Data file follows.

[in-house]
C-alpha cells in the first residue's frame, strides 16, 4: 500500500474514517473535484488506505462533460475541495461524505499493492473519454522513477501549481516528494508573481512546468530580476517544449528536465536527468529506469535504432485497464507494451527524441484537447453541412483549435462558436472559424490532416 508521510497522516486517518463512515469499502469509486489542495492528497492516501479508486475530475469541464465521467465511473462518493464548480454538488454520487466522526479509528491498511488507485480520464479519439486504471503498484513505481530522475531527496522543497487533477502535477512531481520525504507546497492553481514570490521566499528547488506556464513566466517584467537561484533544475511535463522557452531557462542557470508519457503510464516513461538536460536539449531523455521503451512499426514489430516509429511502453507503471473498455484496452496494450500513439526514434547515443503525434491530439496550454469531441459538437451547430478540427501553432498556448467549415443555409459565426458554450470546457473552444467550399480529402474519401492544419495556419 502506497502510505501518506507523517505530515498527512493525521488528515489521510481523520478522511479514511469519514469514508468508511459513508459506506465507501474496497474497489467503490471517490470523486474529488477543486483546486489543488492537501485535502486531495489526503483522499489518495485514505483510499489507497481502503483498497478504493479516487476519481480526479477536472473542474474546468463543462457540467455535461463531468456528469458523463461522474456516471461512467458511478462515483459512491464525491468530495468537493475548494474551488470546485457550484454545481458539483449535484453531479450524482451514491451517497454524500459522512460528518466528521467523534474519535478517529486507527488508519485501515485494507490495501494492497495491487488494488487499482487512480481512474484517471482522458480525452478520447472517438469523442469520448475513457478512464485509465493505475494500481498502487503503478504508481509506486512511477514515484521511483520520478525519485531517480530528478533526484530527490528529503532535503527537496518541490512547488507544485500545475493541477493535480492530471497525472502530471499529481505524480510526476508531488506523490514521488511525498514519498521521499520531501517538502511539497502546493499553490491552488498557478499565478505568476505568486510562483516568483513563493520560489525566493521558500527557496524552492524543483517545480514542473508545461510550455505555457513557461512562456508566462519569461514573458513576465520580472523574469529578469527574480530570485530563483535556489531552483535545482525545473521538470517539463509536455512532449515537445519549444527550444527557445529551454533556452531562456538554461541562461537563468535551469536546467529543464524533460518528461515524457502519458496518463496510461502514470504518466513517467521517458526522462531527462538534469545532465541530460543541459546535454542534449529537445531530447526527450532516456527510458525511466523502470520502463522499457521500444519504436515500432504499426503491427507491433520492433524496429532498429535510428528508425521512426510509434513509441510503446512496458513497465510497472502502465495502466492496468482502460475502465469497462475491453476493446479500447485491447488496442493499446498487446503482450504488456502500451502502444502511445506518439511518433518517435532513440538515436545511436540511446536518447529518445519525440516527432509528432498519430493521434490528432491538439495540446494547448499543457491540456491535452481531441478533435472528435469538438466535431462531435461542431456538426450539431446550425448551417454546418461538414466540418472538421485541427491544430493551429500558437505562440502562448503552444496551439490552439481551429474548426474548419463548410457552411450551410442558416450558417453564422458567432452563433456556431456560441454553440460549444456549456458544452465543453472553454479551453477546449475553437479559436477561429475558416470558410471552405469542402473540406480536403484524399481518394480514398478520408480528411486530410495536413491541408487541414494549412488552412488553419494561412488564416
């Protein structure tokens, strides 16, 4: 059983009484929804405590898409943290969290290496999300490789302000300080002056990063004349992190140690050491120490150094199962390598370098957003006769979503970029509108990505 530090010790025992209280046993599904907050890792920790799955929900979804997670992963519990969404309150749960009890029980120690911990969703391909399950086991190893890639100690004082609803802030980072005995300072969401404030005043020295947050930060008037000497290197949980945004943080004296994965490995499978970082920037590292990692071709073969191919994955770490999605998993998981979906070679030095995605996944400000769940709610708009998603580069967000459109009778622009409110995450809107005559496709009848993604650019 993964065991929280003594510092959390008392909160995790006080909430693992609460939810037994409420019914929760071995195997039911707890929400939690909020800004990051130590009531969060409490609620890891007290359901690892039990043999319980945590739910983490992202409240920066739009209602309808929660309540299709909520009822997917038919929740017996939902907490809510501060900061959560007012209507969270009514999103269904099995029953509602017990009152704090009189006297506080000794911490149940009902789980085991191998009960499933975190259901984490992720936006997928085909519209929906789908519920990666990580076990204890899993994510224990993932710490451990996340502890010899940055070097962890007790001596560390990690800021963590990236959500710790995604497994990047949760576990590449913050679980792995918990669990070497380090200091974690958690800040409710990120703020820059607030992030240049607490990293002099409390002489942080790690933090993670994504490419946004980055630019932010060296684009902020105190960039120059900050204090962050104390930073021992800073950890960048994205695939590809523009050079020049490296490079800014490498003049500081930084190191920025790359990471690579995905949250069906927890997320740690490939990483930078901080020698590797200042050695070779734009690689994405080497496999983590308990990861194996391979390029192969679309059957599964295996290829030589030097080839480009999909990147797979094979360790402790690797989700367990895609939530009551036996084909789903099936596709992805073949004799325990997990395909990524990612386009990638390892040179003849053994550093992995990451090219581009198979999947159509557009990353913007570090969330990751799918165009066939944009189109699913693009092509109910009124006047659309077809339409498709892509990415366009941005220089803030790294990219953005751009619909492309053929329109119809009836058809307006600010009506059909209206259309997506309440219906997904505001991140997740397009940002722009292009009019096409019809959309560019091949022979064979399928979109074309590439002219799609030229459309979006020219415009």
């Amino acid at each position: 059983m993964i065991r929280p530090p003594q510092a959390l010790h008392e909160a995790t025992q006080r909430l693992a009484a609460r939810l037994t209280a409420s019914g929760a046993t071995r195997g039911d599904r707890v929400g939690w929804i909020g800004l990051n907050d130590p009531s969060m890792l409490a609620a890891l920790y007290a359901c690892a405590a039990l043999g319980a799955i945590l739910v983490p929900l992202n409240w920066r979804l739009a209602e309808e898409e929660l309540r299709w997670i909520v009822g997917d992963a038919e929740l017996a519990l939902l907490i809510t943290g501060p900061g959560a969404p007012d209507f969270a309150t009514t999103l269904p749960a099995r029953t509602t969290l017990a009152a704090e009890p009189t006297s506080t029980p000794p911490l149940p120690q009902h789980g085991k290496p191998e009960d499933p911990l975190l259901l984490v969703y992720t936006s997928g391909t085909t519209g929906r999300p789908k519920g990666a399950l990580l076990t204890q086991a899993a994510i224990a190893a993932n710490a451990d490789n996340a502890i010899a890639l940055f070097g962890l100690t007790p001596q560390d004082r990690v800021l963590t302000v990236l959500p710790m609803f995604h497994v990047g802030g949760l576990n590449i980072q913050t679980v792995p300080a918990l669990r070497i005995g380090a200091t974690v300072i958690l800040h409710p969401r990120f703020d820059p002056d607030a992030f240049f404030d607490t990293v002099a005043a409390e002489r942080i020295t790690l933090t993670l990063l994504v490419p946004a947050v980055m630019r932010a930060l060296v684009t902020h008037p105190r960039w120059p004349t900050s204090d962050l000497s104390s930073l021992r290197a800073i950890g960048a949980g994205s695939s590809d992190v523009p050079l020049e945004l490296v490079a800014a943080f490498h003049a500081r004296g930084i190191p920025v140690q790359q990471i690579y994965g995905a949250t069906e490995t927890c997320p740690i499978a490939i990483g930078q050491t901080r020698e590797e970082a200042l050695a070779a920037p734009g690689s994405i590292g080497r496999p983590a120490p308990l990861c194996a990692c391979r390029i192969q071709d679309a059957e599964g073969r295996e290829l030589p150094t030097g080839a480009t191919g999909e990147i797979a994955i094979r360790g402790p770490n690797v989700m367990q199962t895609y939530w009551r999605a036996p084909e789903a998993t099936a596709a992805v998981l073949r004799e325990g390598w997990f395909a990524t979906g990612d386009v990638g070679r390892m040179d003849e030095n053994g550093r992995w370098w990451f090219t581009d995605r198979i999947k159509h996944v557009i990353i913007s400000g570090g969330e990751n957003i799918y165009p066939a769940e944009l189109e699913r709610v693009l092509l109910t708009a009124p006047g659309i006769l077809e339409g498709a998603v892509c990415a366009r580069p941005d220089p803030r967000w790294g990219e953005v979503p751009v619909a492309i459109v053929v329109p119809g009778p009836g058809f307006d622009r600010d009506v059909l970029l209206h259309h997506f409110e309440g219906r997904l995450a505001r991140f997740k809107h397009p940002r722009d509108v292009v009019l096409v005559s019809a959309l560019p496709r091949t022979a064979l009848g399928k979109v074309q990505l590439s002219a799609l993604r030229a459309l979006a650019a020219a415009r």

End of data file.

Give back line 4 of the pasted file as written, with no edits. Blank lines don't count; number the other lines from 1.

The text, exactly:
């Amino acid at each position: 059983m993964i065991r929280p530090p003594q510092a959390l010790h008392e909160a995790t025992q006080r909430l693992a009484a609460r939810l037994t209280a409420s019914g929760a046993t071995r195997g039911d599904r707890v929400g939690w929804i909020g800004l990051n907050d130590p009531s969060m890792l409490a609620a890891l920790y007290a359901c690892a405590a039990l043999g319980a799955i945590l739910v983490p929900l992202n409240w920066r979804l739009a209602e309808e898409e929660l309540r299709w997670i909520v009822g997917d992963a038919e929740l017996a519990l939902l907490i809510t943290g501060p900061g959560a969404p007012d209507f969270a309150t009514t999103l269904p749960a099995r029953t509602t969290l017990a009152a704090e009890p009189t006297s506080t029980p000794p911490l149940p120690q009902h789980g085991k290496p191998e009960d499933p911990l975190l259901l984490v969703y992720t936006s997928g391909t085909t519209g929906r999300p789908k519920g990666a399950l990580l076990t204890q086991a899993a994510i224990a190893a993932n710490a451990d490789n996340a502890i010899a890639l940055f070097g962890l100690t007790p001596q560390d004082r990690v800021l963590t302000v990236l959500p710790m609803f995604h497994v990047g802030g949760l576990n590449i980072q913050t679980v792995p300080a918990l669990r070497i005995g380090a200091t974690v300072i958690l800040h409710p969401r990120f703020d820059p002056d607030a992030f240049f404030d607490t990293v002099a005043a409390e002489r942080i020295t790690l933090t993670l990063l994504v490419p946004a947050v980055m630019r932010a930060l060296v684009t902020h008037p105190r960039w120059p004349t900050s204090d962050l000497s104390s930073l021992r290197a800073i950890g960048a949980g994205s695939s590809d992190v523009p050079l020049e945004l490296v490079a800014a943080f490498h003049a500081r004296g930084i190191p920025v140690q790359q990471i690579y994965g995905a949250t069906e490995t927890c997320p740690i499978a490939i990483g930078q050491t901080r020698e590797e970082a200042l050695a070779a920037p734009g690689s994405i590292g080497r496999p983590a120490p308990l990861c194996a990692c391979r390029i192969q071709d679309a059957e599964g073969r295996e290829l030589p150094t030097g080839a480009t191919g999909e990147i797979a994955i094979r360790g402790p770490n690797v989700m367990q199962t895609y939530w009551r999605a036996p084909e789903a998993t099936a596709a992805v998981l073949r004799e325990g390598w997990f395909a990524t979906g990612d386009v990638g070679r390892m040179d003849e030095n053994g550093r992995w370098w990451f090219t581009d995605r198979i999947k159509h996944v557009i990353i913007s400000g570090g969330e990751n957003i799918y165009p066939a769940e944009l189109e699913r709610v693009l092509l109910t708009a009124p006047g659309i006769l077809e339409g498709a998603v892509c990415a366009r580069p941005d220089p803030r967000w790294g990219e953005v979503p751009v619909a492309i459109v053929v329109p119809g009778p009836g058809f307006d622009r600010d009506v059909l970029l209206h259309h997506f409110e309440g219906r997904l995450a505001r991140f997740k809107h397009p940002r722009d509108v292009v009019l096409v005559s019809a959309l560019p496709r091949t022979a064979l009848g399928k979109v074309q990505l590439s002219a799609l993604r030229a459309l979006a650019a020219a415009r």